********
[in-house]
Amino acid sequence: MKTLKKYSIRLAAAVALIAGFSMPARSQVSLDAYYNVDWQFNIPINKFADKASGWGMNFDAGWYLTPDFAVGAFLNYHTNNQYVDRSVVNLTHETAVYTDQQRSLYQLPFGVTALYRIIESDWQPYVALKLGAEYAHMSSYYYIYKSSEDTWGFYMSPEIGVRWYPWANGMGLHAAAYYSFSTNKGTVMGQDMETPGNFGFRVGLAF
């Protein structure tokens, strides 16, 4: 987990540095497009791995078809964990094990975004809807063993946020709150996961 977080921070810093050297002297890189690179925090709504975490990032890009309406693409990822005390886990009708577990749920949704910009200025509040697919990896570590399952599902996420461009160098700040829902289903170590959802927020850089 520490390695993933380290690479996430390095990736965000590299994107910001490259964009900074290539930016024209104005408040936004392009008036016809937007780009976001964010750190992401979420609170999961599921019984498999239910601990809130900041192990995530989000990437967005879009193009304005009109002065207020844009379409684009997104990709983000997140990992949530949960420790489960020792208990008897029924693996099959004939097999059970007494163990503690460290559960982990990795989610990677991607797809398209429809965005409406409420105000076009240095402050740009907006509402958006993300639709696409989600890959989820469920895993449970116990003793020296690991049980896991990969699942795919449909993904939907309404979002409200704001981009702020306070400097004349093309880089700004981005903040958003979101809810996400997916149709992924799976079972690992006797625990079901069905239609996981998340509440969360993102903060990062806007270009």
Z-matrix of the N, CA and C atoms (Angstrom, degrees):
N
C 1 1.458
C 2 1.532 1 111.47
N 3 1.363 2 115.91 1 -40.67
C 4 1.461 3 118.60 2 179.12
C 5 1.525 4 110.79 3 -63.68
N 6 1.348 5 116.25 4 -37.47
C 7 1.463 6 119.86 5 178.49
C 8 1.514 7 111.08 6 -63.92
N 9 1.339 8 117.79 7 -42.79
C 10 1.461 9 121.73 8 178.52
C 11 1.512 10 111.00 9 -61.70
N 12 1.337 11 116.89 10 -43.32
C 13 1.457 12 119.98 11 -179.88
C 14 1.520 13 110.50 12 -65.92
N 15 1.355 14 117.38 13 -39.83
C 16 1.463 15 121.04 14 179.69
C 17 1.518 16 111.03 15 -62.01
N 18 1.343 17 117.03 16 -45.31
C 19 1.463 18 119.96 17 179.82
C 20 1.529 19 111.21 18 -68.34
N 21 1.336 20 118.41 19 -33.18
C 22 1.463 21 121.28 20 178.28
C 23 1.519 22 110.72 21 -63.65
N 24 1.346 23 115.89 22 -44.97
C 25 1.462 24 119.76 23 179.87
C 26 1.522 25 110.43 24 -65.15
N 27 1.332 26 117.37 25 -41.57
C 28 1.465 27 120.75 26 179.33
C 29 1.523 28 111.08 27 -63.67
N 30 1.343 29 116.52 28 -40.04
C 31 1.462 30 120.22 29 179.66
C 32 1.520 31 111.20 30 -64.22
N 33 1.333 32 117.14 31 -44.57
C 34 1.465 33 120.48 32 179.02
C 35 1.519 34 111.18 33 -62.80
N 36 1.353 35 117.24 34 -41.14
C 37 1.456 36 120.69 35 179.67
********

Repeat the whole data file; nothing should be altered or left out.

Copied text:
[in-house]
Amino acid sequence: MKTLKKYSIRLAAAVALIAGFSMPARSQVSLDAYYNVDWQFNIPINKFADKASGWGMNFDAGWYLTPDFAVGAFLNYHTNNQYVDRSVVNLTHETAVYTDQQRSLYQLPFGVTALYRIIESDWQPYVALKLGAEYAHMSSYYYIYKSSEDTWGFYMSPEIGVRWYPWANGMGLHAAAYYSFSTNKGTVMGQDMETPGNFGFRVGLAF
């Protein structure tokens, strides 16, 4: 987990540095497009791995078809964990094990975004809807063993946020709150996961 977080921070810093050297002297890189690179925090709504975490990032890009309406693409990822005390886990009708577990749920949704910009200025509040697919990896570590399952599902996420461009160098700040829902289903170590959802927020850089 520490390695993933380290690479996430390095990736965000590299994107910001490259964009900074290539930016024209104005408040936004392009008036016809937007780009976001964010750190992401979420609170999961599921019984498999239910601990809130900041192990995530989000990437967005879009193009304005009109002065207020844009379409684009997104990709983000997140990992949530949960420790489960020792208990008897029924693996099959004939097999059970007494163990503690460290559960982990990795989610990677991607797809398209429809965005409406409420105000076009240095402050740009907006509402958006993300639709696409989600890959989820469920895993449970116990003793020296690991049980896991990969699942795919449909993904939907309404979002409200704001981009702020306070400097004349093309880089700004981005903040958003979101809810996400997916149709992924799976079972690992006797625990079901069905239609996981998340509440969360993102903060990062806007270009």
Z-matrix of the N, CA and C atoms (Angstrom, degrees):
N
C 1 1.458
C 2 1.532 1 111.47
N 3 1.363 2 115.91 1 -40.67
C 4 1.461 3 118.60 2 179.12
C 5 1.525 4 110.79 3 -63.68
N 6 1.348 5 116.25 4 -37.47
C 7 1.463 6 119.86 5 178.49
C 8 1.514 7 111.08 6 -63.92
N 9 1.339 8 117.79 7 -42.79
C 10 1.461 9 121.73 8 178.52
C 11 1.512 10 111.00 9 -61.70
N 12 1.337 11 116.89 10 -43.32
C 13 1.457 12 119.98 11 -179.88
C 14 1.520 13 110.50 12 -65.92
N 15 1.355 14 117.38 13 -39.83
C 16 1.463 15 121.04 14 179.69
C 17 1.518 16 111.03 15 -62.01
N 18 1.343 17 117.03 16 -45.31
C 19 1.463 18 119.96 17 179.82
C 20 1.529 19 111.21 18 -68.34
N 21 1.336 20 118.41 19 -33.18
C 22 1.463 21 121.28 20 178.28
C 23 1.519 22 110.72 21 -63.65
N 24 1.346 23 115.89 22 -44.97
C 25 1.462 24 119.76 23 179.87
C 26 1.522 25 110.43 24 -65.15
N 27 1.332 26 117.37 25 -41.57
C 28 1.465 27 120.75 26 179.33
C 29 1.523 28 111.08 27 -63.67
N 30 1.343 29 116.52 28 -40.04
C 31 1.462 30 120.22 29 179.66
C 32 1.520 31 111.20 30 -64.22
N 33 1.333 32 117.14 31 -44.57
C 34 1.465 33 120.48 32 179.02
C 35 1.519 34 111.18 33 -62.80
N 36 1.353 35 117.24 34 -41.14
C 37 1.456 36 120.69 35 179.67